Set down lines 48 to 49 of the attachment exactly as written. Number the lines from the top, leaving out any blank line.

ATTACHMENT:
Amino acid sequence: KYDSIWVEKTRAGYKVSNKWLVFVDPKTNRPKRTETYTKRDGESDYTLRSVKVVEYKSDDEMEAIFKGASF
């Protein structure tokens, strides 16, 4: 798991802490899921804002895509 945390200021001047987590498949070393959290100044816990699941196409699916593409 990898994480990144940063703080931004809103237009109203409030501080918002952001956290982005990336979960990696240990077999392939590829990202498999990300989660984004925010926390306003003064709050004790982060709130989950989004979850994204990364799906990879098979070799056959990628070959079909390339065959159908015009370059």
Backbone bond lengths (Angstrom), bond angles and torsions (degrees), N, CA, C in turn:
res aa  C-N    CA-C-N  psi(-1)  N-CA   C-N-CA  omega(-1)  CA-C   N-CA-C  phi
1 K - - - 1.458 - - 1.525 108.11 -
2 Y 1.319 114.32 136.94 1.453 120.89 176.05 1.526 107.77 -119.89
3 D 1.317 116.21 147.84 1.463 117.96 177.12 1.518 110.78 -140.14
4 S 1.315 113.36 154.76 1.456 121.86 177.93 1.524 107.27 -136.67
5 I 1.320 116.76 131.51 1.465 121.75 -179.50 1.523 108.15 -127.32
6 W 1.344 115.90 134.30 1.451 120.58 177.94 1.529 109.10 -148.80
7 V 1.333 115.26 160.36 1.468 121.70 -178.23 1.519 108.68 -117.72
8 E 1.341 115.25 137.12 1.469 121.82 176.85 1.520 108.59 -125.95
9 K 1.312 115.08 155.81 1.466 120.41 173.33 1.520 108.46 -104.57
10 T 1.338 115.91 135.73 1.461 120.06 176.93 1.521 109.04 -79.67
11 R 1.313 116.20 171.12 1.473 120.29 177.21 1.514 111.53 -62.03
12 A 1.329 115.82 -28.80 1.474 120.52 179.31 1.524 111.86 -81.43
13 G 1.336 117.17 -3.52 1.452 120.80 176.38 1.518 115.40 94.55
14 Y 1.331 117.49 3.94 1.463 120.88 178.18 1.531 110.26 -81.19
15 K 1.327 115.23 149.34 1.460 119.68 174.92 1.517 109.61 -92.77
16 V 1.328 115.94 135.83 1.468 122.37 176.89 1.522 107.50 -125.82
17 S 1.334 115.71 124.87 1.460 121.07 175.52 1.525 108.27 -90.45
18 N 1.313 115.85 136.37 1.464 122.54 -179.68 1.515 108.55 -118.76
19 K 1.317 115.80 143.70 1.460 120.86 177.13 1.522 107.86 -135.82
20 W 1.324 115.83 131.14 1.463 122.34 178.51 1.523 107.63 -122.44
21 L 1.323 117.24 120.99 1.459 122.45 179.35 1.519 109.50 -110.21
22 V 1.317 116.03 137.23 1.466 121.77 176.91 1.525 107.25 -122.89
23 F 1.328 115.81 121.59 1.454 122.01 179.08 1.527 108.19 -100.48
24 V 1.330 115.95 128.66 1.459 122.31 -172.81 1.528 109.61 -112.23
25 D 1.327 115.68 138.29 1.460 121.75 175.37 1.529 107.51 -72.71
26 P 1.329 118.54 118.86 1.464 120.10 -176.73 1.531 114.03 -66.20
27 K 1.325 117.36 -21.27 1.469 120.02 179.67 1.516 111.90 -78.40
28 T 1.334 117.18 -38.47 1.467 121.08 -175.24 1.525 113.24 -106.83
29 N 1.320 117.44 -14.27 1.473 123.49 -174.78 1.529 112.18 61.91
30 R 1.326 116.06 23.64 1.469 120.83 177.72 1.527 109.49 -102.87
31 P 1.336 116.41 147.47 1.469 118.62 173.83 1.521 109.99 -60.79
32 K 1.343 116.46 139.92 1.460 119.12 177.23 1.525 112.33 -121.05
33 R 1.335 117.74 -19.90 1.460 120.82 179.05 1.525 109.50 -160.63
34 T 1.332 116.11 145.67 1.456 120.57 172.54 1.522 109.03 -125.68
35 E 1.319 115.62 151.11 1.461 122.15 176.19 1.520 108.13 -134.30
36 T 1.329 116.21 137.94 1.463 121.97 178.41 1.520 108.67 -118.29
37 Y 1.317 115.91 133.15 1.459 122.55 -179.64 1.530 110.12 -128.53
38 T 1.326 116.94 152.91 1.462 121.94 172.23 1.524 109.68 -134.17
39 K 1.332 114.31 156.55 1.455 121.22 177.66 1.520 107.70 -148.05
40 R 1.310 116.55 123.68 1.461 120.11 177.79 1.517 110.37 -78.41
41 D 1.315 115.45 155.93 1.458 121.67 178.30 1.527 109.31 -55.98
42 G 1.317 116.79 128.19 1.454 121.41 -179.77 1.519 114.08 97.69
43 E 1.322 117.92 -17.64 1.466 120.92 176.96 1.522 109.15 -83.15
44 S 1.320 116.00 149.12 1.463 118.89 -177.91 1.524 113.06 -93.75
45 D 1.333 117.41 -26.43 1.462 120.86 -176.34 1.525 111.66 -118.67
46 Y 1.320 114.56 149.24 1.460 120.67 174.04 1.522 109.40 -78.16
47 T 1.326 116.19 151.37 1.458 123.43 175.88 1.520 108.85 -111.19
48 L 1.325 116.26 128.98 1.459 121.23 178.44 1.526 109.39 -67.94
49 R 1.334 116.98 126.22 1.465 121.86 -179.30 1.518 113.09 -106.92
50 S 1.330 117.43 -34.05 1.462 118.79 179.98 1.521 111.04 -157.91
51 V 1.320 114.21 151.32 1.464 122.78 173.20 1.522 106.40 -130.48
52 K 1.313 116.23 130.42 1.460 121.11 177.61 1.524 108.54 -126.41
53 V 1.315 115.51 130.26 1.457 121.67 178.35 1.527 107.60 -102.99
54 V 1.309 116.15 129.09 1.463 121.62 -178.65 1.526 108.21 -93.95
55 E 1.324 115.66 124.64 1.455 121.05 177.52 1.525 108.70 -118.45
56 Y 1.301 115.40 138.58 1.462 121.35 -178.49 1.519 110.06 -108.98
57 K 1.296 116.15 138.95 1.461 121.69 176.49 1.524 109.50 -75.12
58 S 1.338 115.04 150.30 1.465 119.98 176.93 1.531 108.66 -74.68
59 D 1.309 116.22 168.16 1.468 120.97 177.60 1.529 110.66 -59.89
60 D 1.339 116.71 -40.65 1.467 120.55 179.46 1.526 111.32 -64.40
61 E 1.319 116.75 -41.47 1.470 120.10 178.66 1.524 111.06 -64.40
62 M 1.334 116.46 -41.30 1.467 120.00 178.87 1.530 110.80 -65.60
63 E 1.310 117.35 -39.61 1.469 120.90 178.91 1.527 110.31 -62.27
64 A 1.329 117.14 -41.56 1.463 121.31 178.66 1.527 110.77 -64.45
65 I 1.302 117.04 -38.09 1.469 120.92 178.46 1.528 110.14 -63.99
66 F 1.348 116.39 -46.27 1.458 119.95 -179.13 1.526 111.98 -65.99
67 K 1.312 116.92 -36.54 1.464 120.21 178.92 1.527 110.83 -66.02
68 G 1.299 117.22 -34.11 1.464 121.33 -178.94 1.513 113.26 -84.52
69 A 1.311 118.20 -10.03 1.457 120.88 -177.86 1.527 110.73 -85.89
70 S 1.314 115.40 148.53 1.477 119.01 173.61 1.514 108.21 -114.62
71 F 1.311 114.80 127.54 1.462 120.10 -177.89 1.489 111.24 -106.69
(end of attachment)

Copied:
44 S 1.320 116.00 149.12 1.463 118.89 -177.91 1.524 113.06 -93.75
45 D 1.333 117.41 -26.43 1.462 120.86 -176.34 1.525 111.66 -118.67